The body of Fifine Glaws, a longtime elevator operator in the Cannon House Office Building who had been reported missing Saturday, was found in Bethesda on Tuesday.
Glaws, who suffered from schizophrenia and had been diagnosed as developmentally delayed, lived in an adult-group home in Rockville, Md. A counselor at the home reported Glaws missing at 9:30 p.m. Saturday, Montgomery County Police Department spokeswoman Lucille Baur said Wednesday.
Glaws’ body was found Tuesday afternoon outside an office building at 6600 Rockledge Dr. in Bethesda.
“The exact cause and manner of death will be determined by the state medical examiner’s office today or tomorrow,” Baur said. Although the death is being investigated by the MCPD’s Homicide Sex Division, Baur said there is “no evidence of foul play.”
Because the investigation is ongoing, Baur could not comment on whether Glaws’ death may be related to the cold weather and heavy snows that hit the D.C. area over the weekend.
Glaws, a 20-year Capitol Hill veteran, was last seen by Capitol Police officers who escorted her from the Ford House Office Building to the Capitol South Metro station between 8:30 and 9:30 p.m. Saturday. It is not clear if Glaws actually boarded the Metro or a bus, Baur said. “From that point on it is a mystery as to exactly what happened to her.”
Capitol Police spokeswoman Jessica Gissubel said officers escorted Glaws, who was not scheduled to work Saturday, to the station, but could not otherwise comment on the investigation. The department is assisting MCPD by gathering information such as the details of Glaws’ daily routine.
Glaws, 52, began working at the Capitol in March 1983. Until her death, she was one of four elevator operators employed by the Architect of the Capitol.
In a statement, Architect Alan Hantman said, “We are greatly saddened to hear of the passing of Ms. Fifine Glaws. She did a fine job as an elevator operator in the Cannon House Office Building and was a proud member of the AOC team. Our thoughts and prayers are with her family during this difficult time.”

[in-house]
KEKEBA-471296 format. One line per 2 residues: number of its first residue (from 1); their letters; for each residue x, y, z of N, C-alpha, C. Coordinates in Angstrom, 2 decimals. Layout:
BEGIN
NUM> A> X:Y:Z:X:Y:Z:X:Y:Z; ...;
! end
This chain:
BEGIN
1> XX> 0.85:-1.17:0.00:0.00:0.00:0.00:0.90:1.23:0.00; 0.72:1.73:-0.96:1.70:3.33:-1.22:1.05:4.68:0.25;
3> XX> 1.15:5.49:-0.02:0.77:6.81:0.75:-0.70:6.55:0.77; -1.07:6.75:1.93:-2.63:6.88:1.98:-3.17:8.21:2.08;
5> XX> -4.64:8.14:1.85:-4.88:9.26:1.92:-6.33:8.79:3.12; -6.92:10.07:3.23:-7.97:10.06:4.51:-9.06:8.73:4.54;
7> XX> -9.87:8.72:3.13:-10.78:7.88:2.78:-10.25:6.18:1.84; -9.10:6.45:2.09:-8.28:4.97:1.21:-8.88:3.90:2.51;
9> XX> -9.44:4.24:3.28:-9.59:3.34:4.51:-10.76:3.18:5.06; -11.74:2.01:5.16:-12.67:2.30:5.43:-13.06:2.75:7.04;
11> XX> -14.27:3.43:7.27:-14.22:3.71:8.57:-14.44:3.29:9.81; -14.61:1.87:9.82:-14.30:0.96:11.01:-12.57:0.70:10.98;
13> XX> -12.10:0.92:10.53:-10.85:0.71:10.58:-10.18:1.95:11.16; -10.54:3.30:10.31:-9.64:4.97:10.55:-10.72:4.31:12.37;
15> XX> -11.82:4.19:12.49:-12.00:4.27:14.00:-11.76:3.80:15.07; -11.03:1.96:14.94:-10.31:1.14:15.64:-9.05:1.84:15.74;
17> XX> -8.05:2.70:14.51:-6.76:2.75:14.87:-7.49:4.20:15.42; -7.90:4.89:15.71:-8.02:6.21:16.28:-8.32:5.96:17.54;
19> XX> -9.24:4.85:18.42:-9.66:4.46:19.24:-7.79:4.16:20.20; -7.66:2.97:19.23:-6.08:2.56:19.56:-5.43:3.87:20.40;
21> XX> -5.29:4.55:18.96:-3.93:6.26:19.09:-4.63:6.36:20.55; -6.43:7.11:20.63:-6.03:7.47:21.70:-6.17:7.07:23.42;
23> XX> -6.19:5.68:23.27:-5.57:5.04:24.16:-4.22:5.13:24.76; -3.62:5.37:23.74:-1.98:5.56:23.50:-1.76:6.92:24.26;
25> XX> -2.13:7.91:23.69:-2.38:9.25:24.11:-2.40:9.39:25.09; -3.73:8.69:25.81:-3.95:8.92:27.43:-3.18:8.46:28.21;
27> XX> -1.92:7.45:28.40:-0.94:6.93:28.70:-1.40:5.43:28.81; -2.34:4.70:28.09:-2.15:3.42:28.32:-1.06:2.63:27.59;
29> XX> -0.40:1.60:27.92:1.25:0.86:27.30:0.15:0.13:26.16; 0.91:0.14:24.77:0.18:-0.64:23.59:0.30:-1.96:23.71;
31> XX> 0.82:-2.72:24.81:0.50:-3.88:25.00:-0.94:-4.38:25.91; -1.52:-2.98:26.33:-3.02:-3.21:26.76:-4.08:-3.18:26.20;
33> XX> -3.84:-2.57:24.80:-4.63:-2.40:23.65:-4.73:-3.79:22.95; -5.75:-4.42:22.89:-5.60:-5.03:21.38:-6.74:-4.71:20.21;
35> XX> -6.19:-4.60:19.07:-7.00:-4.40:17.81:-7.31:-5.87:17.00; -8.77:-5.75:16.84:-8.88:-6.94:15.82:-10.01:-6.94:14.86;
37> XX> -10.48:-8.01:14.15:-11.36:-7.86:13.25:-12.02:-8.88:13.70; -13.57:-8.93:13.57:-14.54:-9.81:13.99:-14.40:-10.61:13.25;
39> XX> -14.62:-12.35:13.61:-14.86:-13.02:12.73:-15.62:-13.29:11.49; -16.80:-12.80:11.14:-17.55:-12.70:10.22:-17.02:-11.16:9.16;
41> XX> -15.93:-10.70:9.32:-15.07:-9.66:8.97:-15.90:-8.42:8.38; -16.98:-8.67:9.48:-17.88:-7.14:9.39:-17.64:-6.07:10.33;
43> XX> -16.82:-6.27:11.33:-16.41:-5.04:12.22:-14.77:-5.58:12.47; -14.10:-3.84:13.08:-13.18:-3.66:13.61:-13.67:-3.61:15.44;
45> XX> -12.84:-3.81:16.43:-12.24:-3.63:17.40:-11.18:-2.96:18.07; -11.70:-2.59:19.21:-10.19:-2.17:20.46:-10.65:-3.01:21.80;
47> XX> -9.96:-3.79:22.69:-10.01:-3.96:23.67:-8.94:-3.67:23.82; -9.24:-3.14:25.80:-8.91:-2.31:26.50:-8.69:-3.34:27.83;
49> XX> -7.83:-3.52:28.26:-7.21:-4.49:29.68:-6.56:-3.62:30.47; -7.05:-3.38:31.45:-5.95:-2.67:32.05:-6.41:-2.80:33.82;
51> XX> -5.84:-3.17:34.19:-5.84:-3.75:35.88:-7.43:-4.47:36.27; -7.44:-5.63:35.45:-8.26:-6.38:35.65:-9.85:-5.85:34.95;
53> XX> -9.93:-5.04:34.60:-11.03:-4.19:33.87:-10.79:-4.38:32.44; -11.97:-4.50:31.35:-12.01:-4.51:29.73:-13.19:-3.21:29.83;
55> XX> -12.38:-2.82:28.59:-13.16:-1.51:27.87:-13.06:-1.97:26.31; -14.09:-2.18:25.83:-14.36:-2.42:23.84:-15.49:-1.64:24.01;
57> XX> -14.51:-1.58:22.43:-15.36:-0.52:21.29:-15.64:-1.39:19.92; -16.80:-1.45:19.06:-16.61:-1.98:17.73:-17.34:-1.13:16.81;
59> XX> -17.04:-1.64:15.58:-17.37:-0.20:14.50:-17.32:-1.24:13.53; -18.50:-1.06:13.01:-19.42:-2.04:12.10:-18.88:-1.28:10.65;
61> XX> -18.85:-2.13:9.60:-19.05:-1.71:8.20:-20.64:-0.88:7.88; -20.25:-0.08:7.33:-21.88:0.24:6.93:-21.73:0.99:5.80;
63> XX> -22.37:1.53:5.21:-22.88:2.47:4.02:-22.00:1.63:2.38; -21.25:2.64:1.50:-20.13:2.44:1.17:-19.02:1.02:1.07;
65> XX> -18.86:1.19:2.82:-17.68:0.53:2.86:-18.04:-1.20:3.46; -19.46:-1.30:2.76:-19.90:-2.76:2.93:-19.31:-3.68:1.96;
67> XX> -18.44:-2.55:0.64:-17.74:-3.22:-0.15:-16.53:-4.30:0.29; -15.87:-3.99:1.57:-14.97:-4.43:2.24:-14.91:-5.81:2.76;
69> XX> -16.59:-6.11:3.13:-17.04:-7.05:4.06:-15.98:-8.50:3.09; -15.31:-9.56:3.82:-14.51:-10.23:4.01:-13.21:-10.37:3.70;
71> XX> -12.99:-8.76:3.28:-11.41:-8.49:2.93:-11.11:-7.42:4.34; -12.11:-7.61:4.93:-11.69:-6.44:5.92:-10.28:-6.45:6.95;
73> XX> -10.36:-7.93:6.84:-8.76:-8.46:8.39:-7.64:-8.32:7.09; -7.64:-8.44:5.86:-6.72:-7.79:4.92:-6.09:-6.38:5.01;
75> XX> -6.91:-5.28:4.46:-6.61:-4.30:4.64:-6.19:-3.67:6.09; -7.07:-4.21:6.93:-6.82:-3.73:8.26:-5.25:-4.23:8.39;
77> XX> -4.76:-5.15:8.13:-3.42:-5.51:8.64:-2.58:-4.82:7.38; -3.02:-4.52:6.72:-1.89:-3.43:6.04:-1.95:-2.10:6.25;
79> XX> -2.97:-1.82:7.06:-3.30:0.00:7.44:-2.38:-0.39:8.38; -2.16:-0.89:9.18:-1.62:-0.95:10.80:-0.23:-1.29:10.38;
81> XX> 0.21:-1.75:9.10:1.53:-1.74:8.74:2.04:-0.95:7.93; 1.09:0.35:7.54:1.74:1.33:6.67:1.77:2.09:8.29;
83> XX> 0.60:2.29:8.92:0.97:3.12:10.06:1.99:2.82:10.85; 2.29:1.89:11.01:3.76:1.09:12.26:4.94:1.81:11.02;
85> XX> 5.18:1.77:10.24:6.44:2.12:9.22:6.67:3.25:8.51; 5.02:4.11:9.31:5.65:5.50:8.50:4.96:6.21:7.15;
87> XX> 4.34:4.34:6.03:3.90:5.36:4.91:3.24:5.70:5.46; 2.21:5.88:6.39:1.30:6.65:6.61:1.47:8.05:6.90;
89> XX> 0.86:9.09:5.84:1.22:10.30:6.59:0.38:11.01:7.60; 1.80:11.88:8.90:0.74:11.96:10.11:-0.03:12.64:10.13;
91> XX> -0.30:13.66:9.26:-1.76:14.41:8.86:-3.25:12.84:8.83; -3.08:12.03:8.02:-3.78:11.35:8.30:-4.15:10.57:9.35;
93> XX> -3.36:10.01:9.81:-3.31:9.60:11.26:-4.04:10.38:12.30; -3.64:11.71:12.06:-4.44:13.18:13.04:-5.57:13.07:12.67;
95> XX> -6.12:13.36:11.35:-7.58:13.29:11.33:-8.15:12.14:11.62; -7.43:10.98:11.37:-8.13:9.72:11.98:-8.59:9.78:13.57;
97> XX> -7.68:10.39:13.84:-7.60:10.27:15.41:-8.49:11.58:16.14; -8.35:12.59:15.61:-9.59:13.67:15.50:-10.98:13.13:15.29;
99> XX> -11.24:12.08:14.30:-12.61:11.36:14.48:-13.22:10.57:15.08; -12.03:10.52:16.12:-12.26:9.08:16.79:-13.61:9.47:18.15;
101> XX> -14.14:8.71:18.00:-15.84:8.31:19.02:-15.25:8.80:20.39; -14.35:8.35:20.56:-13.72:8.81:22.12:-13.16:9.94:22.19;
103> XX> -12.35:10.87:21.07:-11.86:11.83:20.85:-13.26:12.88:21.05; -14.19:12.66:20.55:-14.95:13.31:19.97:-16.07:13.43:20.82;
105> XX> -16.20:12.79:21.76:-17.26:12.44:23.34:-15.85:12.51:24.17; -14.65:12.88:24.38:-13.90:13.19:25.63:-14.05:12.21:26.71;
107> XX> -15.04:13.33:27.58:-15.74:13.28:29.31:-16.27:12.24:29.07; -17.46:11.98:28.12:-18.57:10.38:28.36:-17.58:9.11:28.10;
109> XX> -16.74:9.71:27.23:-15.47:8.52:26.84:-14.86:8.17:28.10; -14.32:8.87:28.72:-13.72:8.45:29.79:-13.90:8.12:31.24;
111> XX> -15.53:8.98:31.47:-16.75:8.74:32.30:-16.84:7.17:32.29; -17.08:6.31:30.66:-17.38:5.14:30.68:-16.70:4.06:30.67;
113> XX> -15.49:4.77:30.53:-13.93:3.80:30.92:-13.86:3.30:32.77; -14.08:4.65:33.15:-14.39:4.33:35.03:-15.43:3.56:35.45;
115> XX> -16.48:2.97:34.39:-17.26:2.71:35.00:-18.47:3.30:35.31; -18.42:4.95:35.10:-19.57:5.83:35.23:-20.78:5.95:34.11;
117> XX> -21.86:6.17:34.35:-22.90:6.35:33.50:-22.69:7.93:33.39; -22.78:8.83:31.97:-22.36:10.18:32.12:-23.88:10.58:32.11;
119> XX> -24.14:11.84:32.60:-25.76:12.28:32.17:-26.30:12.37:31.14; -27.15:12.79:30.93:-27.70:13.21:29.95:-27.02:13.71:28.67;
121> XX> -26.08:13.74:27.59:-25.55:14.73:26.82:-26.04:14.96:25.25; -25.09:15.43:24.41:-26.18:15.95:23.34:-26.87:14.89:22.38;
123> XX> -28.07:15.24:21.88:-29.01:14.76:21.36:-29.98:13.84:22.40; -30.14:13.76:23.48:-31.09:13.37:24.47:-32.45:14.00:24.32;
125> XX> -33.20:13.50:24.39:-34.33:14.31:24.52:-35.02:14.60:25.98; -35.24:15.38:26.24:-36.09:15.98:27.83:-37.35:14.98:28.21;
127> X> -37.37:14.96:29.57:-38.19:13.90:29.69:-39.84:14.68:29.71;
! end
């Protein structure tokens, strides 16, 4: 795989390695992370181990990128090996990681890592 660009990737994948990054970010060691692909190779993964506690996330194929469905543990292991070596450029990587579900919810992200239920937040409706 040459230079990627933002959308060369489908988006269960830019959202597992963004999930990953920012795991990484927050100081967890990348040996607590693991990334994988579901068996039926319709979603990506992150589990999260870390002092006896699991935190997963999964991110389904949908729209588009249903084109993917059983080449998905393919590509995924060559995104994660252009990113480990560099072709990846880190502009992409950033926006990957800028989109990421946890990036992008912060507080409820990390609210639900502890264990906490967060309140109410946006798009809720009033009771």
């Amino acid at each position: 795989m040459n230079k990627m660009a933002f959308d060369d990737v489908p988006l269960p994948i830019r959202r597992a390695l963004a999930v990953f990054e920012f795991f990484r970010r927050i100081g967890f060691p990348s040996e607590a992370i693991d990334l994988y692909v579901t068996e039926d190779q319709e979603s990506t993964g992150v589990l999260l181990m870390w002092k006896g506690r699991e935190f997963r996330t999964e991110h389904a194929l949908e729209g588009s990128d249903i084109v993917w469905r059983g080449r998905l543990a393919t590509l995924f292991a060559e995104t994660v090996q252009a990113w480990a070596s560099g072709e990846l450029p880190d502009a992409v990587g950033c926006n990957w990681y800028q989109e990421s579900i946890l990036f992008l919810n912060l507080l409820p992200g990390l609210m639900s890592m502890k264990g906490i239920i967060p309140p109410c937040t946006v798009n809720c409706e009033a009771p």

Glaws’ brother, Peter, described his sister as “very trusting and very warm and a wonderful human being that overcame great adversity in her life.”
“She was mentally retarded and probably faced more challenges than most people in their lifetime ever will face, and she met them all head on,” he added.
Peter Glaws recalled his sister’s upbeat attitude, always greeting Members and staff with the compliment, “You look nice today.”
Several Hill staffers who work in Cannon said they had wondered about Glaws’ recent absence.
Eva Malecki, a spokeswoman for the Architect’s office, recalled of Glaws, “She always told everyone that they looked nice every day. And when I first came to the Hill, I would run into her quite often. It’s quite sad, because she would always brighten up my day when I saw her.”
In 1993, Glaws gained attention when newly implemented House rules seeking to eliminate part-time employees threatened her livelihood.
Then. Rep-Arthur Ravenel (R-S.C.) came to Glaws’ defense, working with the Information, Protection and Advocacy Center for People with Disabilities to successfully lobby for special provisions to allow Glaws to continue working half-day shifts.
Glaws told The Washington Post in 1994: “I love this job. I love it. I meet friendly people. I meet Congressmen. I get the opportunity to be with normal people. It’s better than being in the group home all day. But the group home is nice. They don’t ask too much, just that you clean your room and come down to meals.”
Glaws is survived by her brother, Peter; her mother, Jeannette Glaws; two sisters, Jan Sanborn of Chocorua N.H., and Lee Narwicz of Yardley, Pa.; and nine nieces and nephews.
Funeral services are tentatively planned for Monday at St. Andrews in the Valley Episcopal Church in Tamworth , N.H.
In lieu of flowers, the Glaws family asks that donations be made to The Memorial Hospital of North Conway, N.H.